Plastic straws are one of the major causes of pollution in oceans. According to a research conducted by Sustainability Victoria, Australians use 10 million straws per day! These non-recyclable plastics can be seen everywhere; lying around in our backyards or floating aimlessly in water bodies, such as lakes and rivers.

These plastics are very harmful for aquatic animals like sea turtles because they often mistake these pieces for food which causes them to choke or get injured due to internal damage caused by sharp edges. This leads us to wonder how we can help prevent all this unnecessary damage being done to our ecosystem?



We love supporting brands who use compostable/eco-materials for their packaging. P.S we use compostable packaging!


Bamboo toothbrushes are a great way to become more eco-conscious with your daily routine. They're better for the environment than plastic toothbrushes, as bamboo is a sustainable material that biodegrades easily (unlike plastic), and they're also inexpensive.

Several companies make bamboo toothbrushes, so you can do some research to find out which ones are best for you. And while they might be a little different from the classic plastic toothbrush at first, that's not necessarily a bad thing! If you choose to make the switch to bamboo, then congratulations: you'll be helping save the planet one brush at a time!



Farmers' markets are a great way to support your community and make purchases that result in the generation of less waste. Since you're purchasing directly from the farmer or artisan, you can avoid all the extra packaging that accompanies supermarket produce and goods. Even better, many farmers' markets allow shoppers to bring their own reusable bags!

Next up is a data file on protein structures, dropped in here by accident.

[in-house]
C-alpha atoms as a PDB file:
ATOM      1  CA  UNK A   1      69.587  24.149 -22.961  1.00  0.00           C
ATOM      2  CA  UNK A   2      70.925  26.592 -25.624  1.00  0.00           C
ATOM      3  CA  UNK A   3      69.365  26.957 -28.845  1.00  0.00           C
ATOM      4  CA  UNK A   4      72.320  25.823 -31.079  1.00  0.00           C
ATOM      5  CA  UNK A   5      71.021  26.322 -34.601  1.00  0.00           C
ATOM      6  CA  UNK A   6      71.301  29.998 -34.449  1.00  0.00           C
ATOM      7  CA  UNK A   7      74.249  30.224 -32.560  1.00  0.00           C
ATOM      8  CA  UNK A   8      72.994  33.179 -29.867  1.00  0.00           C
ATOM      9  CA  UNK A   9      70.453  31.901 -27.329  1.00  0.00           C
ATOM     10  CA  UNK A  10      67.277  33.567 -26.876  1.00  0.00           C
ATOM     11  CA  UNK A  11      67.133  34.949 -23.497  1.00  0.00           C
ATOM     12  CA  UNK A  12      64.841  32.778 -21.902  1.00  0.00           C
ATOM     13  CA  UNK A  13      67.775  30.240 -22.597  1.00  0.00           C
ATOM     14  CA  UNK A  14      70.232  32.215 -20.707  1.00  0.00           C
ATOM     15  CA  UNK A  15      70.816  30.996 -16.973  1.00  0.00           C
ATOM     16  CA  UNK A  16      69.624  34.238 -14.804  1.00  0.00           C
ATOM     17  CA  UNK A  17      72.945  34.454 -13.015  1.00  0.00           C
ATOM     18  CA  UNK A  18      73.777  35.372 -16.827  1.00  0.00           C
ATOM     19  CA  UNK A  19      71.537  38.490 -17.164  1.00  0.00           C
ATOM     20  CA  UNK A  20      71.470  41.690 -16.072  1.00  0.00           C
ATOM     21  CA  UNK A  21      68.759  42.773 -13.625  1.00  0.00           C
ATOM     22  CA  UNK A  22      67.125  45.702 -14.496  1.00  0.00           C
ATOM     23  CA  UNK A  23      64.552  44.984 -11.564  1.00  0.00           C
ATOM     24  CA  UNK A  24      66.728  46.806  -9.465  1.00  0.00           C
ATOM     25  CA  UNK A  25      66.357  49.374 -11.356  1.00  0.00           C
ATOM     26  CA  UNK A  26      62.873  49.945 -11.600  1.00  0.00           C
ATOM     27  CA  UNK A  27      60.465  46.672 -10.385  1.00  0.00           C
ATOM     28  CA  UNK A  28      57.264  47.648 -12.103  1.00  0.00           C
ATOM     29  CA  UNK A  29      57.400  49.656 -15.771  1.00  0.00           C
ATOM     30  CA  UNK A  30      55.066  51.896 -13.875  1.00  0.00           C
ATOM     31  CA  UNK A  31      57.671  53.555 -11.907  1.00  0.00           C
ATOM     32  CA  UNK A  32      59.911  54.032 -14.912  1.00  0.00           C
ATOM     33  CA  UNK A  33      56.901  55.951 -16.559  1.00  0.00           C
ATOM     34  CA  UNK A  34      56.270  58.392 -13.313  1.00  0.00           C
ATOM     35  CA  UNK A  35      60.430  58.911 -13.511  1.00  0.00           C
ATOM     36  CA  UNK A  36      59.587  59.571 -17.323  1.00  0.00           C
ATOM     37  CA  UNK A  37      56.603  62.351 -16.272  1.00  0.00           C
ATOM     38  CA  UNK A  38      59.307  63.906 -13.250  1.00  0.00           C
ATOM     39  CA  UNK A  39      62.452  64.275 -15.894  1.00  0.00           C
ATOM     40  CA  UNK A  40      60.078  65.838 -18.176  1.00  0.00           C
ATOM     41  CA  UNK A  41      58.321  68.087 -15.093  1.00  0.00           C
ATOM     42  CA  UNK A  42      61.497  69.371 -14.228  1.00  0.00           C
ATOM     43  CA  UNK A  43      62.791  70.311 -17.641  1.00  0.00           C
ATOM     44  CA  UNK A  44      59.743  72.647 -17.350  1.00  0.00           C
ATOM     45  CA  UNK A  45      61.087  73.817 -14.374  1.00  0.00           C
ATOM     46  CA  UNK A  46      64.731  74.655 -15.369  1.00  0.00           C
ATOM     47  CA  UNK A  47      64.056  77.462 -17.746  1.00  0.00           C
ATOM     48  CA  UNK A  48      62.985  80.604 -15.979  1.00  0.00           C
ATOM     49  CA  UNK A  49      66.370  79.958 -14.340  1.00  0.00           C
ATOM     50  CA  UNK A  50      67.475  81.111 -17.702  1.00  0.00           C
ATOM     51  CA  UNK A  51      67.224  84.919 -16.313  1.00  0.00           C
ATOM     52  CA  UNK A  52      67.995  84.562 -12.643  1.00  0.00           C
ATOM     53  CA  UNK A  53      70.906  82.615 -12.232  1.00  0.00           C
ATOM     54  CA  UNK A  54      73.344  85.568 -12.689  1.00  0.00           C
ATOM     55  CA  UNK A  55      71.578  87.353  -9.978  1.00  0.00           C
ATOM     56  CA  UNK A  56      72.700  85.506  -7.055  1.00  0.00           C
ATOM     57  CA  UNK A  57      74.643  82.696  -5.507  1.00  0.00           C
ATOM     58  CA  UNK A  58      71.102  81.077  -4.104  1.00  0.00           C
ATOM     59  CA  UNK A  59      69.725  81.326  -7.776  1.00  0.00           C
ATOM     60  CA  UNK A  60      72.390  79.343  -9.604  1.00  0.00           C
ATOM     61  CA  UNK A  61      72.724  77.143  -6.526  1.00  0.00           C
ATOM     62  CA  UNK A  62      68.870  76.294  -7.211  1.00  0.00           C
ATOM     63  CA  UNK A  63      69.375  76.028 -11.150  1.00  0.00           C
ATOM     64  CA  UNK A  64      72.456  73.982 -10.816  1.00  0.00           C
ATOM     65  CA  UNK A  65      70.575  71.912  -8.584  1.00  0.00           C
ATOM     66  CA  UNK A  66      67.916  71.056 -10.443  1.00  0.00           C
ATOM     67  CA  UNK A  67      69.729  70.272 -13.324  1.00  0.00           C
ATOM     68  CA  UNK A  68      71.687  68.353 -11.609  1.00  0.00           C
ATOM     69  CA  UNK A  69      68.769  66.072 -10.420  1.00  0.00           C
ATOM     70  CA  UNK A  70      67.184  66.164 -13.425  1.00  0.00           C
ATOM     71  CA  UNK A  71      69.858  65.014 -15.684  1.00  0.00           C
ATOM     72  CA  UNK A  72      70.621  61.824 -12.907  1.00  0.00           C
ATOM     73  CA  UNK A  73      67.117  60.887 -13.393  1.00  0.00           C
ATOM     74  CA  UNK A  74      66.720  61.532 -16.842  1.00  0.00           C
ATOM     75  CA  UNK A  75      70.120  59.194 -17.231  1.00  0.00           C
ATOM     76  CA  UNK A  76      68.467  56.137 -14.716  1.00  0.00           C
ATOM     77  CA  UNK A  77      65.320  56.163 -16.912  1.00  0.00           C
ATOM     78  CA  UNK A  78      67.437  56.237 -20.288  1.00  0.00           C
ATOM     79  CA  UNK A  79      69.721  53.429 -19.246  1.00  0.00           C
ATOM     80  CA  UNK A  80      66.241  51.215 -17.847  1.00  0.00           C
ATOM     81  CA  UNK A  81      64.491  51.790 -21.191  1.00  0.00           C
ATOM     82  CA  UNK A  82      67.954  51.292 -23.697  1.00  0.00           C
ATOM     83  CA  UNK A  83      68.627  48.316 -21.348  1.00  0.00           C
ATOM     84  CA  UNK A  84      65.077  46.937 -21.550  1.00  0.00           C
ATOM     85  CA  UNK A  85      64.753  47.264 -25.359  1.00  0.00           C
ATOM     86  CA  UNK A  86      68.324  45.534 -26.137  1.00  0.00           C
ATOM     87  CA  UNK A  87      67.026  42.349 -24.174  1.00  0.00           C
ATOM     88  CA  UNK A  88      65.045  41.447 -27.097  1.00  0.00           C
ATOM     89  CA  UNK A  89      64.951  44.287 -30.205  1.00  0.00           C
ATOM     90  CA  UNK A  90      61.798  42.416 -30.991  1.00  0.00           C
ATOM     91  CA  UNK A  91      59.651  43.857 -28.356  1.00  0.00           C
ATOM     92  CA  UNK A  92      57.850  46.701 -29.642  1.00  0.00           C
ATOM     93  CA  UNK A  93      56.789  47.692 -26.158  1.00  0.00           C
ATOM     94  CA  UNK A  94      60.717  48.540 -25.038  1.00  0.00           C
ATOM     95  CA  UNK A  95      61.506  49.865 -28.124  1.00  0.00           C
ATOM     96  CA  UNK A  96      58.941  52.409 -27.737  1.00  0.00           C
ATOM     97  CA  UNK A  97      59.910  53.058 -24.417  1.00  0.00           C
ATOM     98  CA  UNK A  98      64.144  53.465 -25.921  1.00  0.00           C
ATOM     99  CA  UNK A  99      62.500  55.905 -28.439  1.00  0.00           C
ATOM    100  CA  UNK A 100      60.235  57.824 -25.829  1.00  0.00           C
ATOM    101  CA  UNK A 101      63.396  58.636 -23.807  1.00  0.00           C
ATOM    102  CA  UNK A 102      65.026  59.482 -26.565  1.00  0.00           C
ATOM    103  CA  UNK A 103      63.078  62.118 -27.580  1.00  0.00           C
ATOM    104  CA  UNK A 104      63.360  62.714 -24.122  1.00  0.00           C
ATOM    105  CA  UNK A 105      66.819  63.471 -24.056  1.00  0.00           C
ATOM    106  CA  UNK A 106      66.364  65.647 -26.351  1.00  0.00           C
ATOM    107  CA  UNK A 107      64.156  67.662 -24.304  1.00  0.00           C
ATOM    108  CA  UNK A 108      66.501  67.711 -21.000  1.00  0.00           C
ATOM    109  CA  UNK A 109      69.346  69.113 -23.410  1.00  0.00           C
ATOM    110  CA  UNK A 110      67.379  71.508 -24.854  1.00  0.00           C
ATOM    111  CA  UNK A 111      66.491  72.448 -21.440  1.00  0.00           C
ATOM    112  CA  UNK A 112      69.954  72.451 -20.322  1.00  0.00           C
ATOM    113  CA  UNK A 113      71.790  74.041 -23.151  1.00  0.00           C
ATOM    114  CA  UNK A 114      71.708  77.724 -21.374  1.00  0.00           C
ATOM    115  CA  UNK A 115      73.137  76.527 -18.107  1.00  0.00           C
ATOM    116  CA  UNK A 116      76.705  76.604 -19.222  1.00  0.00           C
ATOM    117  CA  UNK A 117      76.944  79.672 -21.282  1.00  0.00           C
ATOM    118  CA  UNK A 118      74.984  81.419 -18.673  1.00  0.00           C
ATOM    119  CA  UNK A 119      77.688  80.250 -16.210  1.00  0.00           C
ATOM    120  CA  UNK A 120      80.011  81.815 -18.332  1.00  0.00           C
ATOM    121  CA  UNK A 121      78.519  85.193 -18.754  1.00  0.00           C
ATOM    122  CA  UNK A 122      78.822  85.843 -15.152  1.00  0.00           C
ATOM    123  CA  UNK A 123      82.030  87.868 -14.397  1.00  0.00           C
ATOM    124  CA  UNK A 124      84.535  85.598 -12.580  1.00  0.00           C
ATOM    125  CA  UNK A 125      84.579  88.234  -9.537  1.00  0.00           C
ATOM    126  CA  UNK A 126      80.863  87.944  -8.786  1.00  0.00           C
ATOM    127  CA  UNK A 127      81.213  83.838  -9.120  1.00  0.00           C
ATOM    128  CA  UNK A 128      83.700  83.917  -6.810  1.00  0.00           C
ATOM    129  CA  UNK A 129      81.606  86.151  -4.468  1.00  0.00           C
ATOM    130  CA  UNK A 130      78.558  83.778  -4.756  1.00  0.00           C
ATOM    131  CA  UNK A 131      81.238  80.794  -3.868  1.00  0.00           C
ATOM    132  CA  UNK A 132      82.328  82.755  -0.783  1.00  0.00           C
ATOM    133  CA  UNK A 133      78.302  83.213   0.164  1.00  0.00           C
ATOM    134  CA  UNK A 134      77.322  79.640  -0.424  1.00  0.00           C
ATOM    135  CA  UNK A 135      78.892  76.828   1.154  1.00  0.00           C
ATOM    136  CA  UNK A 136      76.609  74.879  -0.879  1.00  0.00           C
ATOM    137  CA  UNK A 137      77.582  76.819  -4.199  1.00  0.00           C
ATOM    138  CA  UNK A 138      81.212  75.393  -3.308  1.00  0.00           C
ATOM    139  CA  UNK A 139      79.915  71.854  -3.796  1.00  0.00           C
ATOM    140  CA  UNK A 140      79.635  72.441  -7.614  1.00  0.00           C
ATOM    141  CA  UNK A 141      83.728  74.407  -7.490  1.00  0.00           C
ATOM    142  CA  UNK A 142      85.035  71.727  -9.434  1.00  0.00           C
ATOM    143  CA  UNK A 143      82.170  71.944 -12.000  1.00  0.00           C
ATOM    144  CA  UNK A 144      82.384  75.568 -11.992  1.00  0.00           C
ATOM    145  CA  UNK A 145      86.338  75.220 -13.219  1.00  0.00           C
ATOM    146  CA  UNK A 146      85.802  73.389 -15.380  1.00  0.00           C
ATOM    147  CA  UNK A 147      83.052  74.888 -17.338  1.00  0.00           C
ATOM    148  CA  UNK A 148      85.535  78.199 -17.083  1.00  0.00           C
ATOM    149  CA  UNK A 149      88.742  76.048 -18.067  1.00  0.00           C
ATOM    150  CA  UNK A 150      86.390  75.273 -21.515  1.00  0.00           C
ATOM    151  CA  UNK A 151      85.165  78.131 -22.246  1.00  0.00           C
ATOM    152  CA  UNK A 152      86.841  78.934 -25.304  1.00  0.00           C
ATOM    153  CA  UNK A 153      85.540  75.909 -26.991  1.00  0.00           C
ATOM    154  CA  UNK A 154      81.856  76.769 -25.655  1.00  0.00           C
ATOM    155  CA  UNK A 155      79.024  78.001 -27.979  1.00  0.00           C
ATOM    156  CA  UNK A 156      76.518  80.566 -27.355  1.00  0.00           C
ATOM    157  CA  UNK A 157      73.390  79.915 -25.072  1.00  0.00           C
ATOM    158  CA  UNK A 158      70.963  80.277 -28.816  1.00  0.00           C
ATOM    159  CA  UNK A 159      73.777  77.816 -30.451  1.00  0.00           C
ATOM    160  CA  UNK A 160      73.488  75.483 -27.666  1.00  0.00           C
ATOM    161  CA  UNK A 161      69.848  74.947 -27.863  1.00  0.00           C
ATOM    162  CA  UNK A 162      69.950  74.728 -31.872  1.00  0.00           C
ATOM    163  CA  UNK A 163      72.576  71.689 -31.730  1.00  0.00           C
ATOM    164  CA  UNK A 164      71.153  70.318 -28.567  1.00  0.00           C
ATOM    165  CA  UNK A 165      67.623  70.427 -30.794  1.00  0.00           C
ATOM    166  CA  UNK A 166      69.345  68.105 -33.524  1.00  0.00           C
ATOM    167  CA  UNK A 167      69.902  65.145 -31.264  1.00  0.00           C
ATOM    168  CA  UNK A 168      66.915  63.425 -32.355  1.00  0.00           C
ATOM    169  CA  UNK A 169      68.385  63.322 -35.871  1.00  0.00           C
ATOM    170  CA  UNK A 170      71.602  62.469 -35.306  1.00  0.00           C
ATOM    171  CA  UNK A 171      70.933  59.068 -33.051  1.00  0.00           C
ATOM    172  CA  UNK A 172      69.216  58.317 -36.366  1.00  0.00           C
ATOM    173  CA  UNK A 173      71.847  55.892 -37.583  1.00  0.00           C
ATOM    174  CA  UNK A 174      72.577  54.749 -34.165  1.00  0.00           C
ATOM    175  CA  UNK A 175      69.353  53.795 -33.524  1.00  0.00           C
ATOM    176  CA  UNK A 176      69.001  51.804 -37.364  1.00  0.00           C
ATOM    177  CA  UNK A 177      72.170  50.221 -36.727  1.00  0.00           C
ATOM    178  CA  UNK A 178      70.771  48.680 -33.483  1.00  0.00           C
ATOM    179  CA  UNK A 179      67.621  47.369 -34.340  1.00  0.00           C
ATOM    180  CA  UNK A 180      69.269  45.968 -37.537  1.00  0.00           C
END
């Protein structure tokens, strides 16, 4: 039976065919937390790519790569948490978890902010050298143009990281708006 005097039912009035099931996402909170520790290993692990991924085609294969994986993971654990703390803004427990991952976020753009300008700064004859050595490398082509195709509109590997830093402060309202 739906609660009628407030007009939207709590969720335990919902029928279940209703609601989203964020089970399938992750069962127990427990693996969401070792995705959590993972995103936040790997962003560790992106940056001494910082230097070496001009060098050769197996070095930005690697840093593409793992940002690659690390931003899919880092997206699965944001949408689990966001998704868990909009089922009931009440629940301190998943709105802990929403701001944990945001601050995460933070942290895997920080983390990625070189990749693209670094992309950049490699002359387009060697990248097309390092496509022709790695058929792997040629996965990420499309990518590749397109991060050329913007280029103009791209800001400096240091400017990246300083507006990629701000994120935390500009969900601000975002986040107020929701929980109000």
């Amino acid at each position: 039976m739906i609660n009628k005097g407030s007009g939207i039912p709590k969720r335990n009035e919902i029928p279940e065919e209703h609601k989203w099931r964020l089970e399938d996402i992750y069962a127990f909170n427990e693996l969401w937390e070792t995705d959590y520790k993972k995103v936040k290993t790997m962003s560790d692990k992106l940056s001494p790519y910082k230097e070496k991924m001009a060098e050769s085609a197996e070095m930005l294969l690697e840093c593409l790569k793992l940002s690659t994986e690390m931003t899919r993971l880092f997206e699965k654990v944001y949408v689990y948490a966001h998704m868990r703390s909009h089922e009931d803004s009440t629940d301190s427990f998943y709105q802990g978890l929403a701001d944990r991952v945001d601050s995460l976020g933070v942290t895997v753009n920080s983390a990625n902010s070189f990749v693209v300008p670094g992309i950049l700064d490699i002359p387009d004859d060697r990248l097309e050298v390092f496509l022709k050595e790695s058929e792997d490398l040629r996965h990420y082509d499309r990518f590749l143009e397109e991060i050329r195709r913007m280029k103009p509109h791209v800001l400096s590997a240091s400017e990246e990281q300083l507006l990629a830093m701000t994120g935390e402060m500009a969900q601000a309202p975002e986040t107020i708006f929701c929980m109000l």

However, some markets still use plastic or paper bags for produce and soaps. If this is the case at your market, don't fret! There are still ways to reduce waste. Ask vendors if they have any unpackaged items available — even if you have to buy a few extra apples or brown eggs in order to avoid taking one of those plastic produce bags home with you, it's worth it! And as always, feel free to bring as many reusable bags as possible with you when visiting farmers' markets. It only takes one person to make a difference.



Do you often get coffee on your way to work? The amount of plastic coffee cups used in Australia is estimated to be 1 billion disposable coffee cups each year. Up to 90% of all disposable cups end up in landfills which equates to about 60,000 kilograms of plastic waste per annum. We can all do our part and bring our own reusable travel cups to reduce plastic waste. As a bonus, most coffee shops now offer a discount when you bring in your own cup, and while they probably have some reusable options for sale - there are also plenty of fun designs available online!


Want to start right now? We sell eco-friendly activewear. We also package them up in our compostable bags. Better for you, better for the planet. Most importantly, we believe in a sustainable community and being part of us makes you part of the Active by GS family! 

Have more queries? Email us at hello@activebygs.com 


Bering, J. and Karasik, R., 2022. Plastic Pollution Policy Country Profile: Australia. NI PB, pp.22-02.